Dr. Sittiporn Praneenij on Thai broiler industry: â€śFarming is moving towards a 4.0 modelâ€ť
Authors: Albert Curto and MarĂa SabatĂ©
Dr. Sittiporn Praneenij is Senior Vice President of the C.P. Animal Health Business Group,Â subsidiary of the Charoen Pokphand Group (C.P. Group). He received his doctorate on Veterinary Medicine at the Kasetsart University (Thailand) in 1979. During his career, he has occupied several managerial and directorial positions in companies within the Agro-Food sector in Thailand and several countries.
He had gained his most valuable experience within the Thai Veterinary Society from being the committee member of the Thai Veterinary Medical Association Under Royal Patronage for 2 periods of altogether in 4 consecutive years ( 2004 â€“ 2008 ). Besides his business responsibilities in the Group, he is now the member of the committee of Charoen Pokphand for Rural Life Development Foundation, with the key objectives of supporting the development and the quality of life in Thai rural areas’ communities, giving special attention to education.
Within the company group, Charoen Pokphand Foods Public Company Limited (CPF) is one of the worldâ€™s leading listed Agro-Industrial and food conglomerates, which operates a vertically integrated business comprising swine, broilers, layers, ducks and the aquaculture sectors.
The Company operates in 16 countries and exports products from Thailand to over 30 countries, covering 4 billion population around the world. CPF’s businesses incorporate the manufacturing of animal feed, animal breeding and farming, meat processing, the manufacturing of semi-cooked meat and fully-cooked meat, food and ready-meal products, meat and food retailer as well as restaurants.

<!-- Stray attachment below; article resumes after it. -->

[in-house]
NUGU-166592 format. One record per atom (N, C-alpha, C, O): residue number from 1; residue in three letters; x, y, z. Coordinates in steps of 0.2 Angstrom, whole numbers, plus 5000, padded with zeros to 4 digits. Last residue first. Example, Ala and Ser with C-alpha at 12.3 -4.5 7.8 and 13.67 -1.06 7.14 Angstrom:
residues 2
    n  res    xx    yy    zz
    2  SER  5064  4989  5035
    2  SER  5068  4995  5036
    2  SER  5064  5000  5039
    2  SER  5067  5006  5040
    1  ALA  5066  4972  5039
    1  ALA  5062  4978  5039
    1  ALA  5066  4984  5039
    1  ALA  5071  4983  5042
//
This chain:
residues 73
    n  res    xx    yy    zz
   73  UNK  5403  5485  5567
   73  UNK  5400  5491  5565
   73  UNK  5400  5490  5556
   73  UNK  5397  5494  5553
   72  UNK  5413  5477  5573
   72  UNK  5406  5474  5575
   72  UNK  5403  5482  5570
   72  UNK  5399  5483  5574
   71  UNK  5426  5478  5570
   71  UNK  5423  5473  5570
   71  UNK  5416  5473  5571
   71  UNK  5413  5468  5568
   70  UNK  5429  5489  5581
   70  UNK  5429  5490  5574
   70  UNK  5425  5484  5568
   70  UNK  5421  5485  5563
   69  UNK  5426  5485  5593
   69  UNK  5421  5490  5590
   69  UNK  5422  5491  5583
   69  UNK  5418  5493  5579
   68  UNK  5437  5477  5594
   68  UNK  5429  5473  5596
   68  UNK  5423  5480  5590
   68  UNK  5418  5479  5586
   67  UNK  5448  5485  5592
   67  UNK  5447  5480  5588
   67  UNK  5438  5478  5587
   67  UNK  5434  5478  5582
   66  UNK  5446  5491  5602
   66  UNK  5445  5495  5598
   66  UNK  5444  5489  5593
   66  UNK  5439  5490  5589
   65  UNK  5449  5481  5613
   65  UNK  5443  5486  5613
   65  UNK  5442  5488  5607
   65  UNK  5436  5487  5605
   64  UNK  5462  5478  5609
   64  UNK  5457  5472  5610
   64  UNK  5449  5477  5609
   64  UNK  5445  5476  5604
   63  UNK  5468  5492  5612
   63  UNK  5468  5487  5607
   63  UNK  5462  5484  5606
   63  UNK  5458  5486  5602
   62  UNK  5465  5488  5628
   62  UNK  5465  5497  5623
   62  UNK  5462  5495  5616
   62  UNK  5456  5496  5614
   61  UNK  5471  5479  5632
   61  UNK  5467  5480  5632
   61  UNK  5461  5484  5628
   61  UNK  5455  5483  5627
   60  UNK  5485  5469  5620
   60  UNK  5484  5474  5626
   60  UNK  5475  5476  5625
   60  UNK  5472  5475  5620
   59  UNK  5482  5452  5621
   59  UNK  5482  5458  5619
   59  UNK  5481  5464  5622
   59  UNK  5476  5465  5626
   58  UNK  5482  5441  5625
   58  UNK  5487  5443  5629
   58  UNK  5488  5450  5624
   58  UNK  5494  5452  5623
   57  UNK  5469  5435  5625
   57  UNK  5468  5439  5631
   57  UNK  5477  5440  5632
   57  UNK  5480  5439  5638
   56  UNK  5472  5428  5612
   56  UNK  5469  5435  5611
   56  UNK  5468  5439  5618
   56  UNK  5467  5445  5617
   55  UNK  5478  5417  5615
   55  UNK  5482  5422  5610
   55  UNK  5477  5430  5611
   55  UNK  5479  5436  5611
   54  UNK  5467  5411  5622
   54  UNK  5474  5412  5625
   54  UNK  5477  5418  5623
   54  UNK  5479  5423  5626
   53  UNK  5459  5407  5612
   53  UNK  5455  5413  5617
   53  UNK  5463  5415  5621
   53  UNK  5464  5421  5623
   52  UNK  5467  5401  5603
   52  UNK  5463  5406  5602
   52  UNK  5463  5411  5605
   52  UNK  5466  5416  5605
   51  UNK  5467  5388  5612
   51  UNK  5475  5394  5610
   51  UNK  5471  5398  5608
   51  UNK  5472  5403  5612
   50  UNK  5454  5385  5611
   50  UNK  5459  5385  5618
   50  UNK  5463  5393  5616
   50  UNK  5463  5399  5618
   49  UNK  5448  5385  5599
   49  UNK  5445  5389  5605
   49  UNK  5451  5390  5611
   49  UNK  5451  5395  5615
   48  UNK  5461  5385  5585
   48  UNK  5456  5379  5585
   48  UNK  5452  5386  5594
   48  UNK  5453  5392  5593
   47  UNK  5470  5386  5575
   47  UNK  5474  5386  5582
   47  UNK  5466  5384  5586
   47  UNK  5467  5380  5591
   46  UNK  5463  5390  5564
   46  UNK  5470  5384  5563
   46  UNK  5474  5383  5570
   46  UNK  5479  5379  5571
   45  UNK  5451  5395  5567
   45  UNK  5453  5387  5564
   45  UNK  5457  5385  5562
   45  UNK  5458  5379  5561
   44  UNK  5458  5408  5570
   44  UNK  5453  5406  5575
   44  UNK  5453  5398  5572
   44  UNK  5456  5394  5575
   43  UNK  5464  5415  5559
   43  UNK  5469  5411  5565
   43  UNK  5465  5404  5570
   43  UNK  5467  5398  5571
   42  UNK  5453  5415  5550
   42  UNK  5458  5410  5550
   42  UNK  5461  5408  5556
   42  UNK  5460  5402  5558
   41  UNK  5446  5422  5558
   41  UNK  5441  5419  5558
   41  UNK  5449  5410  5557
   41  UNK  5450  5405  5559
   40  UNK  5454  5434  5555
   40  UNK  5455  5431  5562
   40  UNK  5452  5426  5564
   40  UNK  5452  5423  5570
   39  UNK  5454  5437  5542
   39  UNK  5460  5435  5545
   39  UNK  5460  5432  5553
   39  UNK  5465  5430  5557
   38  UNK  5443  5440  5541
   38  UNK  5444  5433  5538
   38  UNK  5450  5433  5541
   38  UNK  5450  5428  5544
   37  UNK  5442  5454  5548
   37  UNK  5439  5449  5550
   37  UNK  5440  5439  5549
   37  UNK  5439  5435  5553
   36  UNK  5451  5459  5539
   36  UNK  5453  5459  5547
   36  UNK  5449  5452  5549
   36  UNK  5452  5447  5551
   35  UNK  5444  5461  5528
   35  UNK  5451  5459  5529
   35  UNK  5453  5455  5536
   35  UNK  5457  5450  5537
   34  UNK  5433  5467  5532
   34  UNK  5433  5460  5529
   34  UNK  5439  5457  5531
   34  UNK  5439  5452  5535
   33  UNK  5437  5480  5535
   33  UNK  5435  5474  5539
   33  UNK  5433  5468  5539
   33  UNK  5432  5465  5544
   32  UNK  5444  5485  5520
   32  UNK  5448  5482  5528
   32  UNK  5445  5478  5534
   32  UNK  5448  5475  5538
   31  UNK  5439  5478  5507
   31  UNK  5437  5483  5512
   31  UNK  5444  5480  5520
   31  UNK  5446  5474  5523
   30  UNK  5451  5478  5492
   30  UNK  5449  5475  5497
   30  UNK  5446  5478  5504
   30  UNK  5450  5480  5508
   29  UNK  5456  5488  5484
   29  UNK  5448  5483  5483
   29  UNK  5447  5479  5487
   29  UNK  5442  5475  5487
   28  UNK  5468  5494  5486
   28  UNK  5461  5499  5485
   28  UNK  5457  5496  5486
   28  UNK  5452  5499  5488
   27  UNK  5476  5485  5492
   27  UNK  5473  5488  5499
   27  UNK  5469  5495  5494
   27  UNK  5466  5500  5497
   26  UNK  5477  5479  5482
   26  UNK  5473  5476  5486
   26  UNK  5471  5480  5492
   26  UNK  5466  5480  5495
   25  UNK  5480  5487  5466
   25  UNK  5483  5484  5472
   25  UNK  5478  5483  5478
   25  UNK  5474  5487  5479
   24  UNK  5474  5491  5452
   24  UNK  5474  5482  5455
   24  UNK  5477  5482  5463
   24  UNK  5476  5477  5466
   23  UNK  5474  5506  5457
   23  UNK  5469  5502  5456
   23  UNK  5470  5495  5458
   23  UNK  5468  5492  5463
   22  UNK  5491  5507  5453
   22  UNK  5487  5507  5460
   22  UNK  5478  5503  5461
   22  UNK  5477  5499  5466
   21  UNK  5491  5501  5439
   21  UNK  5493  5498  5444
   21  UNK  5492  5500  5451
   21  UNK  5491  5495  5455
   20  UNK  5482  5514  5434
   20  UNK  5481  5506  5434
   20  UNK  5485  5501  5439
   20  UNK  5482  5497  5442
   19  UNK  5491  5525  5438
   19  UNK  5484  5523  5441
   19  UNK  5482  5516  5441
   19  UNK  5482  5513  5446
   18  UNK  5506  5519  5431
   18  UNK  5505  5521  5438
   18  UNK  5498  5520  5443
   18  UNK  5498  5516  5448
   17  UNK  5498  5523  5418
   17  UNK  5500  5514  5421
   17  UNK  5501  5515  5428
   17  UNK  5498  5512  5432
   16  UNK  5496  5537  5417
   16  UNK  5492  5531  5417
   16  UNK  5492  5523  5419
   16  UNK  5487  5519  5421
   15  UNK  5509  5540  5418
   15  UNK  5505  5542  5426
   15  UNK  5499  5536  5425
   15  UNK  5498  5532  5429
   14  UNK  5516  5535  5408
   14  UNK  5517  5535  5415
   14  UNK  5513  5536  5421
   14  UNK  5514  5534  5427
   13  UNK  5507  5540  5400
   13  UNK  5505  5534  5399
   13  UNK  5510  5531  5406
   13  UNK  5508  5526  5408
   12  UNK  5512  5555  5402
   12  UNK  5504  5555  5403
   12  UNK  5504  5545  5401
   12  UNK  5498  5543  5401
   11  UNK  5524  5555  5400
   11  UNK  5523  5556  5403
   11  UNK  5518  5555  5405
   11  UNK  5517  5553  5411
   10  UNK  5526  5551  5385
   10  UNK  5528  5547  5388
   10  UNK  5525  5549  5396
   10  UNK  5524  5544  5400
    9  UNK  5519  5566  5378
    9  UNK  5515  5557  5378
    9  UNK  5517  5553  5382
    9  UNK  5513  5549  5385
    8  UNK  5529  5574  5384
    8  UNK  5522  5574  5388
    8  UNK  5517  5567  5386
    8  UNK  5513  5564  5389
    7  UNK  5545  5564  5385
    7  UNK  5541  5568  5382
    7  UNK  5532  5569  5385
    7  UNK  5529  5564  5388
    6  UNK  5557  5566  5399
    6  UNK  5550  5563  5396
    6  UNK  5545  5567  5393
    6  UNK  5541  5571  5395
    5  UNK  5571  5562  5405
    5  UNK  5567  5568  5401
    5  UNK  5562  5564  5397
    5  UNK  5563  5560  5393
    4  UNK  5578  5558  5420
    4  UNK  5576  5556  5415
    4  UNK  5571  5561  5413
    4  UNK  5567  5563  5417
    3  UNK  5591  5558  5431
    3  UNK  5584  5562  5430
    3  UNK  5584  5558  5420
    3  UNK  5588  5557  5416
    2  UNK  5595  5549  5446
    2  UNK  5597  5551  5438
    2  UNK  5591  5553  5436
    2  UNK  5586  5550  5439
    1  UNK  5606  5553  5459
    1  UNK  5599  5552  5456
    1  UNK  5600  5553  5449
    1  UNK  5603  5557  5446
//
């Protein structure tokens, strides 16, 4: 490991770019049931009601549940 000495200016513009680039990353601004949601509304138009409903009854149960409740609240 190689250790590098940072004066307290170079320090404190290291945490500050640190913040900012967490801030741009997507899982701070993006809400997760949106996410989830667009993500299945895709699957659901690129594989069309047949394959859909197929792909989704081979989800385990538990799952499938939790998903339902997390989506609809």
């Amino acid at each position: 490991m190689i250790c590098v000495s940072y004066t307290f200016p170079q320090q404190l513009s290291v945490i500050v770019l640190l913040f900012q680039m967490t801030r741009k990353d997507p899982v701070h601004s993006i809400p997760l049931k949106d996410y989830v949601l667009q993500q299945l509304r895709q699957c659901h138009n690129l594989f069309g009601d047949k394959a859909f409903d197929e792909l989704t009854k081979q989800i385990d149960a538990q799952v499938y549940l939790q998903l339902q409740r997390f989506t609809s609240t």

Given your membership in the Committee of the Thai Veterinary Association, how have veterinary sciences evolved in recent decades?
At least until 2018, Thailand has 9 certified Veterinary Faculties producing around 600 veterinarians per year. However, to reach that point, we need to look back at His Majesty King Rama the 9thâ€™s period â€“ King Bhumibol Adulyadej of Thailand reigned from 1946 until his death in 2016.
Developing Thai rural areas was one of the Kingâ€™s principles. Therefore, veterinary sciences in Thailand were aligned with government sections to support farmers; modernizing the agricultural sector in order to be able to produce enough food for daily consumption and achieve better living standards for Thai people. From time to time, Thailand has also had substantial support from private sector and more developed countries, but improving agriculture was always one of the main pillars in the Kingâ€™s principles.
Once we increased productivity, veterinary science in Thailand played an integral part in improving quality in animal production. A safe farm means safe food. Nowadays we produce very well-prepared veterinarians, whose abilities are allowing Thai animal producers to move towards better quality standards, also thanks to new production technologies.
Could you give more details about King Rama the 9thâ€™s guidelines for Thai Agri-Food industry?
His Majesty King Bhumibol created his own philosophy of development for Thailand, known as â€śSufficiency Economyâ€ť. Broadly speaking, â€śsufficiencyâ€ť entails moderation, reasonableness and prudence. These three values shape Thai mindset at all levels, from families to communities, from business to nationâ€™s administration. Sufficiency is the path His Majesty King Bhumibol chose to cope appropriately with challenges arising in an increasingly global world.
King Bhumibol was very young when he moved from Switzerland to Thailand to become monarch, after his brother passed away. Since the beginning, he visited impoverished rural areas and worked together with professionals to modernize agriculture and farms to produce all what the country needed. Sufficiency economy, when applied to this context, entailed three different stages. First, knowledge and competency to improve national industry; second, knowing what is on demand and where to sell it; and third, achieve business sustainability and investment.
How all these changes affected the poultry sector?
All these new measures affected society as a whole. Thai broiler industry was not an exception, although the development went through a stage of adoption, subsequently followed by a continuous stage of adaption to changes in the market.
Before 1970s, agriculture in Thailand was based on subsistence. There were considerably more farmers and they used to have livestock in their backyards, in small quantities, and grew food crops to feed basically themselves and their families. In fact, the founders of C.P. Group, Mr. Ek Chor and Mr. Siew Whooy started the business with a small seed shop named Chia Tai, in 1921.